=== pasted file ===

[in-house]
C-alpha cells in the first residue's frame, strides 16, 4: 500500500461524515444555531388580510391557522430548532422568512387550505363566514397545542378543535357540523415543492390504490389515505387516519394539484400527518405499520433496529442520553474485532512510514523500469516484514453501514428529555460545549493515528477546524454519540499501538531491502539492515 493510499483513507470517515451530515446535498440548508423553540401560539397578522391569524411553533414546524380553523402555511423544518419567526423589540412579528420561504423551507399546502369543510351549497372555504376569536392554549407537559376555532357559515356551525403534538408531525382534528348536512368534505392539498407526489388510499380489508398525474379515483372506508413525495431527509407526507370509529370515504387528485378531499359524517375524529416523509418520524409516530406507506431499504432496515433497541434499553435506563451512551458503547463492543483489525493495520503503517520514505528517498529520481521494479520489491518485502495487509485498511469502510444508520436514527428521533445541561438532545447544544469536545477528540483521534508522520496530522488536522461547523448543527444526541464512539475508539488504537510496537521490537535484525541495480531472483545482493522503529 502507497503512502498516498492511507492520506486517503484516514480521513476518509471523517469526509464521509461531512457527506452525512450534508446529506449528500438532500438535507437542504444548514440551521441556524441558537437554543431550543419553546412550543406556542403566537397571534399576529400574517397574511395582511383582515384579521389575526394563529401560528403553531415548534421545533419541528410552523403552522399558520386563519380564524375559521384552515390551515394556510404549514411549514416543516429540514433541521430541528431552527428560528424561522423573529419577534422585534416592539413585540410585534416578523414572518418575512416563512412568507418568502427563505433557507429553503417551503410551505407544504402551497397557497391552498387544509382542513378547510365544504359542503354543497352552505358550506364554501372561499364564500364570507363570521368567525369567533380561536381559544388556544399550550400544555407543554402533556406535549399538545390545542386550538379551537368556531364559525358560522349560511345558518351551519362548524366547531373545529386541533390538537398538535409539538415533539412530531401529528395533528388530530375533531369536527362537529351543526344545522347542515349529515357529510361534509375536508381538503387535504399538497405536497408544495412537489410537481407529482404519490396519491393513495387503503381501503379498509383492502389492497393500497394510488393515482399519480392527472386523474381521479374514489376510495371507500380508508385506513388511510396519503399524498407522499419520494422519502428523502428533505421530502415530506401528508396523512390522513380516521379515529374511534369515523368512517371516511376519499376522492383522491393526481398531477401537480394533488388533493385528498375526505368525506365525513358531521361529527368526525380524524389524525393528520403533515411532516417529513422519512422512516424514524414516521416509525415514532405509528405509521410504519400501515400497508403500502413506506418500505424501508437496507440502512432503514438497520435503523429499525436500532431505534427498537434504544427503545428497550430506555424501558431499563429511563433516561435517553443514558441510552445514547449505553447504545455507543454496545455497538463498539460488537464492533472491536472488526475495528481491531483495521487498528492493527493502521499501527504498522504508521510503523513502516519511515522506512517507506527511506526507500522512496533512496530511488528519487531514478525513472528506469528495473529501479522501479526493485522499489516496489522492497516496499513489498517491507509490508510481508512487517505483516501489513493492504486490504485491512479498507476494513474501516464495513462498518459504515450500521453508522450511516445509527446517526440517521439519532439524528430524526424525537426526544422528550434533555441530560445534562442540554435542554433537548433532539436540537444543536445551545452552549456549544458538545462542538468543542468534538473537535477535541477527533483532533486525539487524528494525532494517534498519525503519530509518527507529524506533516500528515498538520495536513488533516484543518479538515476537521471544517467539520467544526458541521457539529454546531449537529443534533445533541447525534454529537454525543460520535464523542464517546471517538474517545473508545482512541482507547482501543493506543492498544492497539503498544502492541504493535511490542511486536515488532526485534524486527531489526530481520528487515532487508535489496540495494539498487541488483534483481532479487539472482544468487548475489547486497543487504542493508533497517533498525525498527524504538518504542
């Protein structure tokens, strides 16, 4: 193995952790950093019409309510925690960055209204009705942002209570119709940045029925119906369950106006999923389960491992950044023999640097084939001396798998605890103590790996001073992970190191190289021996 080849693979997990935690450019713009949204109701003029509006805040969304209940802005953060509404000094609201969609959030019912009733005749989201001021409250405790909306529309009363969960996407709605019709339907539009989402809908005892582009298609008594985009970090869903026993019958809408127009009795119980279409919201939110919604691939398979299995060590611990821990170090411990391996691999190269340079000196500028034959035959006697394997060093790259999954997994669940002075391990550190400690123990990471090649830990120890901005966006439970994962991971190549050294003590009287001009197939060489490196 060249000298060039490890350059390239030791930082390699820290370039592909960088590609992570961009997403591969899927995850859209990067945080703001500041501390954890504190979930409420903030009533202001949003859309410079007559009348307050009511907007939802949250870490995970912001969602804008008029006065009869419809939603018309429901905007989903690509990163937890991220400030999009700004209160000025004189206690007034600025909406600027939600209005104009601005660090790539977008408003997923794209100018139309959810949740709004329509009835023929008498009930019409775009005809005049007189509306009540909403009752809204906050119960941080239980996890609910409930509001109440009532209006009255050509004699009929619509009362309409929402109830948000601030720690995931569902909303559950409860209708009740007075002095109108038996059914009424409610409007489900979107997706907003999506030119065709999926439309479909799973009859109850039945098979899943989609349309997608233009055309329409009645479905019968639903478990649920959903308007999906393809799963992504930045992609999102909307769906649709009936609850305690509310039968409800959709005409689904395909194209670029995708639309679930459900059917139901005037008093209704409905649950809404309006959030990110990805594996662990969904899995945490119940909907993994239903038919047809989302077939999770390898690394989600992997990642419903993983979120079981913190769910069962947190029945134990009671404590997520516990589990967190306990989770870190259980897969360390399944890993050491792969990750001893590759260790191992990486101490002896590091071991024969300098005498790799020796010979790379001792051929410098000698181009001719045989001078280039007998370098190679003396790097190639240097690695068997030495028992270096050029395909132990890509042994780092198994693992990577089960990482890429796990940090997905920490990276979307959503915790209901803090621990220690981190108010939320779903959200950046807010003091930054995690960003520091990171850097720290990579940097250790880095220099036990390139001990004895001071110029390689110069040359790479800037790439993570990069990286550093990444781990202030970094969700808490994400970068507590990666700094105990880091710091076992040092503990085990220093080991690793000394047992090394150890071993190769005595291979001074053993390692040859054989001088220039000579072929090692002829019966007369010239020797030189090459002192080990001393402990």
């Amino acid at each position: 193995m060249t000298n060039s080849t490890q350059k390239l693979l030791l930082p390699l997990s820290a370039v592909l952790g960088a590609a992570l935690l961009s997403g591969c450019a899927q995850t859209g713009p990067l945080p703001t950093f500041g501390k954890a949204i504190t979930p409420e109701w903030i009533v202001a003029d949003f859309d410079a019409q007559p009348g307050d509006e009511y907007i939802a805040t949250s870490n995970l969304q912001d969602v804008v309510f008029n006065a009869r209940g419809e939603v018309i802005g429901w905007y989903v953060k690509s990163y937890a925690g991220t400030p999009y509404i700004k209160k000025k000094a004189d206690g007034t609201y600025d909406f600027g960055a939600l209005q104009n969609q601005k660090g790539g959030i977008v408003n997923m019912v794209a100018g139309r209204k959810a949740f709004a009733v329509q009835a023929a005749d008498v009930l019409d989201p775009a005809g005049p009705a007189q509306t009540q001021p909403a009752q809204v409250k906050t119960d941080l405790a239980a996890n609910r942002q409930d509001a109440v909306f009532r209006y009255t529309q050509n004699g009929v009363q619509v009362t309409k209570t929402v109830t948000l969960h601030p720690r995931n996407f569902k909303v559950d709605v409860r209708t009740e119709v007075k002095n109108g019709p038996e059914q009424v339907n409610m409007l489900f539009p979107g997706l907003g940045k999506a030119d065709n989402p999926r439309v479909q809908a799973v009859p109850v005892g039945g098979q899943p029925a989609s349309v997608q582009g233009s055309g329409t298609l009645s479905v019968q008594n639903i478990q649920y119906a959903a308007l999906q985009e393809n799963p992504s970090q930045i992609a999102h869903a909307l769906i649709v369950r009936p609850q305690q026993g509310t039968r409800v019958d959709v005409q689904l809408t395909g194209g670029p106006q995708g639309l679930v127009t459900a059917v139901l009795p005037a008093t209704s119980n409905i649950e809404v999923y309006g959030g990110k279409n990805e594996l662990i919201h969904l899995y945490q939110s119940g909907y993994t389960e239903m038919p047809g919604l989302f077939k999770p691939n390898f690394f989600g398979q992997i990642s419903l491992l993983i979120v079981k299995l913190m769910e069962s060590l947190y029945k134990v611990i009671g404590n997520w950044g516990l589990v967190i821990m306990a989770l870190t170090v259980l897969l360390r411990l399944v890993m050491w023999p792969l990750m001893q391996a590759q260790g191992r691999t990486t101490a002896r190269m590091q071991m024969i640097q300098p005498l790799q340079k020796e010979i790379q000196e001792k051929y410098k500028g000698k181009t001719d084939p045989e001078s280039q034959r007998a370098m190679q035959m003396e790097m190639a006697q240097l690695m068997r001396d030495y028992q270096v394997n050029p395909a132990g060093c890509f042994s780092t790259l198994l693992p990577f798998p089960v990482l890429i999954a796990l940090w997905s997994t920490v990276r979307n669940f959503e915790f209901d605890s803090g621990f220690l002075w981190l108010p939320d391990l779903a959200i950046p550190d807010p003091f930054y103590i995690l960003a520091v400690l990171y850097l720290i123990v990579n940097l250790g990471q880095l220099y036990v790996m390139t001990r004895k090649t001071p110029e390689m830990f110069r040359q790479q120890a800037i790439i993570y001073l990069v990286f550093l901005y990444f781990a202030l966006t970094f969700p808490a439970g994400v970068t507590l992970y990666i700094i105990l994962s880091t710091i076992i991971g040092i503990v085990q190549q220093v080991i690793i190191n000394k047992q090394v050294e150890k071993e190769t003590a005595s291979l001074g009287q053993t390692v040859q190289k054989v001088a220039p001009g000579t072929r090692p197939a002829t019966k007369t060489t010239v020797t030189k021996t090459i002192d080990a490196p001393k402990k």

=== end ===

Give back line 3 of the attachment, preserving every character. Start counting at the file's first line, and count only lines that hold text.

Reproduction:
């Protein structure tokens, strides 16, 4: 193995952790950093019409309510925690960055209204009705942002209570119709940045029925119906369950106006999923389960491992950044023999640097084939001396798998605890103590790996001073992970190191190289021996 080849693979997990935690450019713009949204109701003029509006805040969304209940802005953060509404000094609201969609959030019912009733005749989201001021409250405790909306529309009363969960996407709605019709339907539009989402809908005892582009298609008594985009970090869903026993019958809408127009009795119980279409919201939110919604691939398979299995060590611990821990170090411990391996691999190269340079000196500028034959035959006697394997060093790259999954997994669940002075391990550190400690123990990471090649830990120890901005966006439970994962991971190549050294003590009287001009197939060489490196 060249000298060039490890350059390239030791930082390699820290370039592909960088590609992570961009997403591969899927995850859209990067945080703001500041501390954890504190979930409420903030009533202001949003859309410079007559009348307050009511907007939802949250870490995970912001969602804008008029006065009869419809939603018309429901905007989903690509990163937890991220400030999009700004209160000025004189206690007034600025909406600027939600209005104009601005660090790539977008408003997923794209100018139309959810949740709004329509009835023929008498009930019409775009005809005049007189509306009540909403009752809204906050119960941080239980996890609910409930509001109440009532209006009255050509004699009929619509009362309409929402109830948000601030720690995931569902909303559950409860209708009740007075002095109108038996059914009424409610409007489900979107997706907003999506030119065709999926439309479909799973009859109850039945098979899943989609349309997608233009055309329409009645479905019968639903478990649920959903308007999906393809799963992504930045992609999102909307769906649709009936609850305690509310039968409800959709005409689904395909194209670029995708639309679930459900059917139901005037008093209704409905649950809404309006959030990110990805594996662990969904899995945490119940909907993994239903038919047809989302077939999770390898690394989600992997990642419903993983979120079981913190769910069962947190029945134990009671404590997520516990589990967190306990989770870190259980897969360390399944890993050491792969990750001893590759260790191992990486101490002896590091071991024969300098005498790799020796010979790379001792051929410098000698181009001719045989001078280039007998370098190679003396790097190639240097690695068997030495028992270096050029395909132990890509042994780092198994693992990577089960990482890429796990940090997905920490990276979307959503915790209901803090621990220690981190108010939320779903959200950046807010003091930054995690960003520091990171850097720290990579940097250790880095220099036990390139001990004895001071110029390689110069040359790479800037790439993570990069990286550093990444781990202030970094969700808490994400970068507590990666700094105990880091710091076992040092503990085990220093080991690793000394047992090394150890071993190769005595291979001074053993390692040859054989001088220039000579072929090692002829019966007369010239020797030189090459002192080990001393402990």